Set in Victorian London, Gwendolen Harleth is drawn to Daniel Deronda, a selfless and intelligent gentleman of unknown parentage, but her own desperate need for financial security may destroy her chance at happiness.
This Masterpiece Theatre production, set at the cusp of the Industrial Revolution, chronicles the life, loves, foibles and politics of the fictional English town of Middlemarch. Adapted ... See full summary »
Lady Constance Chatterley is married to the handicapped Sir Clifford Chatterley, who was wounded in the First World War. When they move to his family's estate, Constance (Connie) meets ... See full summary »
The second in a trilogy of movies about Elisabeth "Sissi" of Austria, the film chronicles the married life of the young empress as she tries to adjust to formal and strict life in the palace and an overbearing mother-in-law.
In 1920s Ireland, an elderly couple reside over a tired country estate. Living with them are their high-spirited niece, their Oxford student nephew, and married house guests, who are trying... See full summary »
It is across the roulette table that Gwendolen Harleth first locks eyes with the enigmatic Daniel Deronda. Gwendolen is beautiful, vivacious, and a gambler, but desperate for financial security; something that possessive Henleigh Grandcourt would be able to provide for her. Daniel is the adopted son of an aristocratic, but doubtful of his own identity. He pours his energy into selflessly helping his friends, including poor Jewish singer Mirah Lapidoth. As Gwendolen's situation becomes dire, and Daniel seeks to uncover the mystery surrounding his own birth, their lives become intertwined... Written by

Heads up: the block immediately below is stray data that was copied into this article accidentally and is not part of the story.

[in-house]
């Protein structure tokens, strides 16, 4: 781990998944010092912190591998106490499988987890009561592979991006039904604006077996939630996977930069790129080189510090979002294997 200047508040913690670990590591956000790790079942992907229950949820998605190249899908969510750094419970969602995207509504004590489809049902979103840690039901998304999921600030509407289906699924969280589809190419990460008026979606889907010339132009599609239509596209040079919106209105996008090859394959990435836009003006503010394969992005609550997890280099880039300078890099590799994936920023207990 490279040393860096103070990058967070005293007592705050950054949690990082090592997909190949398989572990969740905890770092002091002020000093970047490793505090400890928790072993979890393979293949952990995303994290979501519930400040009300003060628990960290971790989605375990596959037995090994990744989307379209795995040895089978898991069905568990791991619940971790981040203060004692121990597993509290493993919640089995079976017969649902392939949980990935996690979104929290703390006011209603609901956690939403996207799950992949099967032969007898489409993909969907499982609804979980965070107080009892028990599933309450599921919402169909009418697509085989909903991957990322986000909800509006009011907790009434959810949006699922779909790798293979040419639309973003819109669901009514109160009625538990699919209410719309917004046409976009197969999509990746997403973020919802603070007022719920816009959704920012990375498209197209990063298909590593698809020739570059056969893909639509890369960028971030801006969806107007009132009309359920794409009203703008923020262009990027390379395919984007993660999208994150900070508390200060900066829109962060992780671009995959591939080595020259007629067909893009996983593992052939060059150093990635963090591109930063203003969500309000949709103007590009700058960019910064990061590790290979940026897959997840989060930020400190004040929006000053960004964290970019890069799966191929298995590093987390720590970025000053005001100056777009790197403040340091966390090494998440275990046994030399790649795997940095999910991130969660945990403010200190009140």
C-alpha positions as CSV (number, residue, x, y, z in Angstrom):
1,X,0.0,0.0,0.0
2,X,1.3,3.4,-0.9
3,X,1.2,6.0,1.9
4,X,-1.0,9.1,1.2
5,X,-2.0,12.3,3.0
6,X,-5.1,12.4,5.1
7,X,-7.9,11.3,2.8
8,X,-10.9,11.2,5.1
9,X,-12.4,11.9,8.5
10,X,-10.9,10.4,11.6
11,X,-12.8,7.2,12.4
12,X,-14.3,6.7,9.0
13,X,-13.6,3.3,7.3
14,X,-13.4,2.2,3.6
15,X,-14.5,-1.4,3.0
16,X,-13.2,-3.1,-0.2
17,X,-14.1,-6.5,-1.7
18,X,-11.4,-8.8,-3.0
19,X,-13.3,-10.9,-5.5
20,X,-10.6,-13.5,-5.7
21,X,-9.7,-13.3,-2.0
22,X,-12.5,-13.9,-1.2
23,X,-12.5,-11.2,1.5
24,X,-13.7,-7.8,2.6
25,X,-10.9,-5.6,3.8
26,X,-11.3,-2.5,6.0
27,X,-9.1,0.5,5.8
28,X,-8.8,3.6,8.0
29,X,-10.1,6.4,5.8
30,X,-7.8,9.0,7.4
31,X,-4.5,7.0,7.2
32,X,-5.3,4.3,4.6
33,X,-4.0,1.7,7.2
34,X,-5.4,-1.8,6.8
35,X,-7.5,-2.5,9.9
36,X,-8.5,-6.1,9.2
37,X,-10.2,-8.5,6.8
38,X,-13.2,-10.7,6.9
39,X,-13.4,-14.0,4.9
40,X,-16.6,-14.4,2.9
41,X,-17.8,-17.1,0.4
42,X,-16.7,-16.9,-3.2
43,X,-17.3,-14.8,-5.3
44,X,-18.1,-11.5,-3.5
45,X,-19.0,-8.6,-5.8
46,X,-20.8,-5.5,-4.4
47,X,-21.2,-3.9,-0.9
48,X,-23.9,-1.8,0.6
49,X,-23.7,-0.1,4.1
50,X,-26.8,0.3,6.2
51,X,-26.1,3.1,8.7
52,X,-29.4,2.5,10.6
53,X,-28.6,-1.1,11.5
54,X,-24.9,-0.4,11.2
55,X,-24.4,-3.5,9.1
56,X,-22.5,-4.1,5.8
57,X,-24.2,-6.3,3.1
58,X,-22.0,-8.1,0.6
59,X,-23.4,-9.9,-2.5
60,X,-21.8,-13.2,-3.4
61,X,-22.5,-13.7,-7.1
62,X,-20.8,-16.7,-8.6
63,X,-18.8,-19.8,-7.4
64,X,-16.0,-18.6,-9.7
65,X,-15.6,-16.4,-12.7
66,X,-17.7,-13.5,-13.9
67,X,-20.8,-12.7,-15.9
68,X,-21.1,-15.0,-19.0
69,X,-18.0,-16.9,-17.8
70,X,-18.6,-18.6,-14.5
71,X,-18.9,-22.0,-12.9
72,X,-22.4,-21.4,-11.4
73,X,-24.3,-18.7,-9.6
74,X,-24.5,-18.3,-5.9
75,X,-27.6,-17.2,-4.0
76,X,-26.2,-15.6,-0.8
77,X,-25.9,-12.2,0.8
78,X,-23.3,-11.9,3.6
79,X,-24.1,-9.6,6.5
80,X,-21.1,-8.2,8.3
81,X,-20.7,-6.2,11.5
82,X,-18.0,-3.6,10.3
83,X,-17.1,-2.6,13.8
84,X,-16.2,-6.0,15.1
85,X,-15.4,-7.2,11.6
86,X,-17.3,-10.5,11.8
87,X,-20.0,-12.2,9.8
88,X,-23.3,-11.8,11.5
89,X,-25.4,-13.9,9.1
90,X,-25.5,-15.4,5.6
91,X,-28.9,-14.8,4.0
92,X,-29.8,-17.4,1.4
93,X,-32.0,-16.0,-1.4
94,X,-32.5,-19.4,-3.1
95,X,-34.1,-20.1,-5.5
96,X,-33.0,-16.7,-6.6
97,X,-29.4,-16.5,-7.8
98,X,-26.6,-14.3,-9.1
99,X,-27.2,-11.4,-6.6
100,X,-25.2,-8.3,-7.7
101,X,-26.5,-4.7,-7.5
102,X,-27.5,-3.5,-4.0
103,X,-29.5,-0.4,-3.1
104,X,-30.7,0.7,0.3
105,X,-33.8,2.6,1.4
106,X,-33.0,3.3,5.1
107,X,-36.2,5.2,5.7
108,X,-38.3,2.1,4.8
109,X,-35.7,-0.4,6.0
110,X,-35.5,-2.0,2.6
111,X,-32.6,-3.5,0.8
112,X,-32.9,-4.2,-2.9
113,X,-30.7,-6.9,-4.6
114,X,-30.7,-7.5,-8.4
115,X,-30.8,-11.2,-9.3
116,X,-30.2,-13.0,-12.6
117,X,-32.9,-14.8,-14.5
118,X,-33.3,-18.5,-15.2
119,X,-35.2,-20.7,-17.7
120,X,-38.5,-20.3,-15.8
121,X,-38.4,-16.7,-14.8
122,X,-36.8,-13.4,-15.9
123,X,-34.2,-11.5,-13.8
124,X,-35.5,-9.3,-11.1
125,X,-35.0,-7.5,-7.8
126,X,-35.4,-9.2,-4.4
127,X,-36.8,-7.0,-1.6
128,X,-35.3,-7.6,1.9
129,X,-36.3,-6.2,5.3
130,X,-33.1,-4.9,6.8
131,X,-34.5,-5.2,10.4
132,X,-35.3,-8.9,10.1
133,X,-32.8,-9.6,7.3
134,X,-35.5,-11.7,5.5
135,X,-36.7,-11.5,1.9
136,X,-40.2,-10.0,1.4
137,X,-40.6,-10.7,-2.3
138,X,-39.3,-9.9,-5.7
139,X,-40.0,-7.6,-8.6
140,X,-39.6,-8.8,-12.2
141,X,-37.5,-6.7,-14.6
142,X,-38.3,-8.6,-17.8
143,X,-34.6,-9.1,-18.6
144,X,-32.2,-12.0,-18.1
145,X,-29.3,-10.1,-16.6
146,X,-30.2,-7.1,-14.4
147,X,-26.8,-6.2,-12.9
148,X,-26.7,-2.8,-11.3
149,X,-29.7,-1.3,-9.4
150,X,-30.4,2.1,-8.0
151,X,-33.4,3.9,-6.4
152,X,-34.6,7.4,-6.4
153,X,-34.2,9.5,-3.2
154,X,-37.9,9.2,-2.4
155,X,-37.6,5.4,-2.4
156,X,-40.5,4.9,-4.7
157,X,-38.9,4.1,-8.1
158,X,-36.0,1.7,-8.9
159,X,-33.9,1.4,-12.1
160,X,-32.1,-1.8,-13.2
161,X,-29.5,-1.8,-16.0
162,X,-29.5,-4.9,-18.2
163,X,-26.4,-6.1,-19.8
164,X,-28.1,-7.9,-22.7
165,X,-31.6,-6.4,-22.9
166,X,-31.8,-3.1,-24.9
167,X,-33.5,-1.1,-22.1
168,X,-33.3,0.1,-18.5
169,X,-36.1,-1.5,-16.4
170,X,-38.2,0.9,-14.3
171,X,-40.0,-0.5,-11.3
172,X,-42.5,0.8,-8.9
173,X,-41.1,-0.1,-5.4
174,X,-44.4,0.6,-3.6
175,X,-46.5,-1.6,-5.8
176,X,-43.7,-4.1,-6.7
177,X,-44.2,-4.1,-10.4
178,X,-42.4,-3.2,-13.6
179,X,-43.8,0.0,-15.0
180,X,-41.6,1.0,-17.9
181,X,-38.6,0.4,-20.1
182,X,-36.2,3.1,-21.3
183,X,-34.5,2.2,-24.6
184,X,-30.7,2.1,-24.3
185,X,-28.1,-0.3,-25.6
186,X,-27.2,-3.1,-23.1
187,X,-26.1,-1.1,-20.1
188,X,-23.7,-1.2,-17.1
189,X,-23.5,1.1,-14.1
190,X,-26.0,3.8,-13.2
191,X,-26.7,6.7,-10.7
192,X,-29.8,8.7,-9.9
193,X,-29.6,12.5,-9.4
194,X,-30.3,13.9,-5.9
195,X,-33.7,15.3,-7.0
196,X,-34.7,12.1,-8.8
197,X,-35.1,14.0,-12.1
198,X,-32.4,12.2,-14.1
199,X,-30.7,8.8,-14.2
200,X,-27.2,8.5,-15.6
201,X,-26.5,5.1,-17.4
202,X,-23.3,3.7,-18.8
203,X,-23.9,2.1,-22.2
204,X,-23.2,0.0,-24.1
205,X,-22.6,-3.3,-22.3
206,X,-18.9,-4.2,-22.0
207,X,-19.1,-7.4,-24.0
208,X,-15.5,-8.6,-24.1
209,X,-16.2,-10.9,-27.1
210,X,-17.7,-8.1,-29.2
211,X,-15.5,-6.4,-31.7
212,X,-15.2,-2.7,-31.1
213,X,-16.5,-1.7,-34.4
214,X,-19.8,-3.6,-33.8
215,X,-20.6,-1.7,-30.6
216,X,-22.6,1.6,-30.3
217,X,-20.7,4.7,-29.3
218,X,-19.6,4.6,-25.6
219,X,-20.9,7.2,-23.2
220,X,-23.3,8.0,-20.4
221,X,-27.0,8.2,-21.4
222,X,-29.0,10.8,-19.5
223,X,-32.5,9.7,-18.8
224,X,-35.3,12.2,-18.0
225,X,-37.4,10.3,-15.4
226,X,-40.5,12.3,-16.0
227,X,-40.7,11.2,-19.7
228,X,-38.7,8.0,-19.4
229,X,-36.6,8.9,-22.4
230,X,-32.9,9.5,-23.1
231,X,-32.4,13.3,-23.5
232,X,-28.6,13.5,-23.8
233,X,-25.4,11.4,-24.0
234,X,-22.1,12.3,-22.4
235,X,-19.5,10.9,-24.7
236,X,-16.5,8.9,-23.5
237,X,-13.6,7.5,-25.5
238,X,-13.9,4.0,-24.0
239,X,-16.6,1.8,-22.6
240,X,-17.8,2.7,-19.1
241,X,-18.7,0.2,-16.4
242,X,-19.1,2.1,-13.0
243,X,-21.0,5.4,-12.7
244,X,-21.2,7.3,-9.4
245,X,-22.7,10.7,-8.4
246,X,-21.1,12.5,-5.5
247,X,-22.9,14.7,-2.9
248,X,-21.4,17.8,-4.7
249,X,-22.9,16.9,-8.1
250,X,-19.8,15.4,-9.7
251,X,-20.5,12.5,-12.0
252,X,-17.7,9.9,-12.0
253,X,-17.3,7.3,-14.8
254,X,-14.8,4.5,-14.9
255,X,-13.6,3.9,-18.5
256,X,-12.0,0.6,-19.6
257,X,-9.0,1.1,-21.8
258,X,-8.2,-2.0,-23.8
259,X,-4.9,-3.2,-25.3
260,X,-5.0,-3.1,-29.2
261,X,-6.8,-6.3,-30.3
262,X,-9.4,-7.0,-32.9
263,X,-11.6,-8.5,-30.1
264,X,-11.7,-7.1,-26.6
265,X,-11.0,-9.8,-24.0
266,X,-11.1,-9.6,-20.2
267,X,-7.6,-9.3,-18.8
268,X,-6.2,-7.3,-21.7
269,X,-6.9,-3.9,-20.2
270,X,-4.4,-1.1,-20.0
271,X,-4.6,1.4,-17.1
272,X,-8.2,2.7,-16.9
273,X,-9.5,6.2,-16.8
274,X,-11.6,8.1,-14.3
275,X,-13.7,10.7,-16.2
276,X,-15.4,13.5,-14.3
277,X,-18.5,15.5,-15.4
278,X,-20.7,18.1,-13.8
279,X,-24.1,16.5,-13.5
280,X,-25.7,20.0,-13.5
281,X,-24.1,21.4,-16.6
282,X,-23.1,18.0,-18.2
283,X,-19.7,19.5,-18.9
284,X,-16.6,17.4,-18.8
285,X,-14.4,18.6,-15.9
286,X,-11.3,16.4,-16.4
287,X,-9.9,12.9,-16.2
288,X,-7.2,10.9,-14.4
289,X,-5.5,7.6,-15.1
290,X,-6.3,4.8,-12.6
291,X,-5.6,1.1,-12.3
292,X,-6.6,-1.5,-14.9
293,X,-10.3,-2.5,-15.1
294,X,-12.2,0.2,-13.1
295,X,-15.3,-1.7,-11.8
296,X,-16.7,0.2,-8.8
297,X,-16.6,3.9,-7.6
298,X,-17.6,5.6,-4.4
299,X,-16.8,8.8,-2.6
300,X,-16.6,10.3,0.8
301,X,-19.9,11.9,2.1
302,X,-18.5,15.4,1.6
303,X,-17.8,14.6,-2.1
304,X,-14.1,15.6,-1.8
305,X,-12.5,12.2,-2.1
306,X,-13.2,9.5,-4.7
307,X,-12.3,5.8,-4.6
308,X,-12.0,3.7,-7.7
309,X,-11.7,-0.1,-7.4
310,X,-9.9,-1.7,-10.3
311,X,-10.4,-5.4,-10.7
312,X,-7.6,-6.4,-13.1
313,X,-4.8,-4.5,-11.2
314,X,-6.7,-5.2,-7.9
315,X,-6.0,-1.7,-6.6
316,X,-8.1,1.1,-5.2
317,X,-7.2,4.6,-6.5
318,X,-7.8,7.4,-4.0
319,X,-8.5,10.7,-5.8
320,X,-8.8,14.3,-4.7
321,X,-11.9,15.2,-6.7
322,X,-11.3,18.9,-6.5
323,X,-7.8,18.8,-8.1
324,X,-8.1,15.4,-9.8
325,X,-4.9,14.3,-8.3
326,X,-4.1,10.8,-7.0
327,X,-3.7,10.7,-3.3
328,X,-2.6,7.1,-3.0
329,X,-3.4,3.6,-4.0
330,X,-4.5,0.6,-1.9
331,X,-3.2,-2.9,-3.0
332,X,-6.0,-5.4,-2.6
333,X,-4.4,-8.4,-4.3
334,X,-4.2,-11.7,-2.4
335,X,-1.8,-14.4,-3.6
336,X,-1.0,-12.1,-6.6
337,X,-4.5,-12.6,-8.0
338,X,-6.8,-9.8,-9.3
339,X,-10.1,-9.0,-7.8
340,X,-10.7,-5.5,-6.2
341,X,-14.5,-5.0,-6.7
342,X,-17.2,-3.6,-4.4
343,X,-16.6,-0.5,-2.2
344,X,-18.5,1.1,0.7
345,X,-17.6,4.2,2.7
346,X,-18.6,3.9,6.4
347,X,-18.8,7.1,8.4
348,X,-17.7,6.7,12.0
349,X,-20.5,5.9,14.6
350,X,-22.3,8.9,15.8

I'm watching the British series Daniel Deronda every week on Swedish tv, and I will recommned it to everyone who fancies quality literary adaptations. The production values are impeccable, and the acting list very impressive. The one to catch your attention, though, is without a doubt Hugh Bonneville as the supervillain Grandcourt. He's everything a good oldfashioned villain from the 19.th century ought to be: suave, cool, arrogant, manipulative, morally corrupt, and with a razor sharp wit. In fact, he totally overshadows the meek and handsome, but oh so noble and earnest hero, poor Daniel Deronda! Hugh Dancy does his best, but it's hard work to make Deronda as interesting as Grandcourt! Likewise with the heroine. Romola Garai is beautiful to look at, but it's difficult to really care about Gwendolyn. She's such a silly, whiny, and cold person who would rather marry a man she dislikes than stoop to be a governess! It made me long to give her a good whipping! All in all, I think she and Deronda deserve each other, for being so awfully colourless and boring. I'd much rather spend the time watching the villain smirk, or wonder about miss Lapidoth's strange fate, among the Jews. As usual, being the villain pays off! Hugh Bonneville and David Bamber as Lush are the characters you remember! They really are perfectly selfish and dastardly mean!
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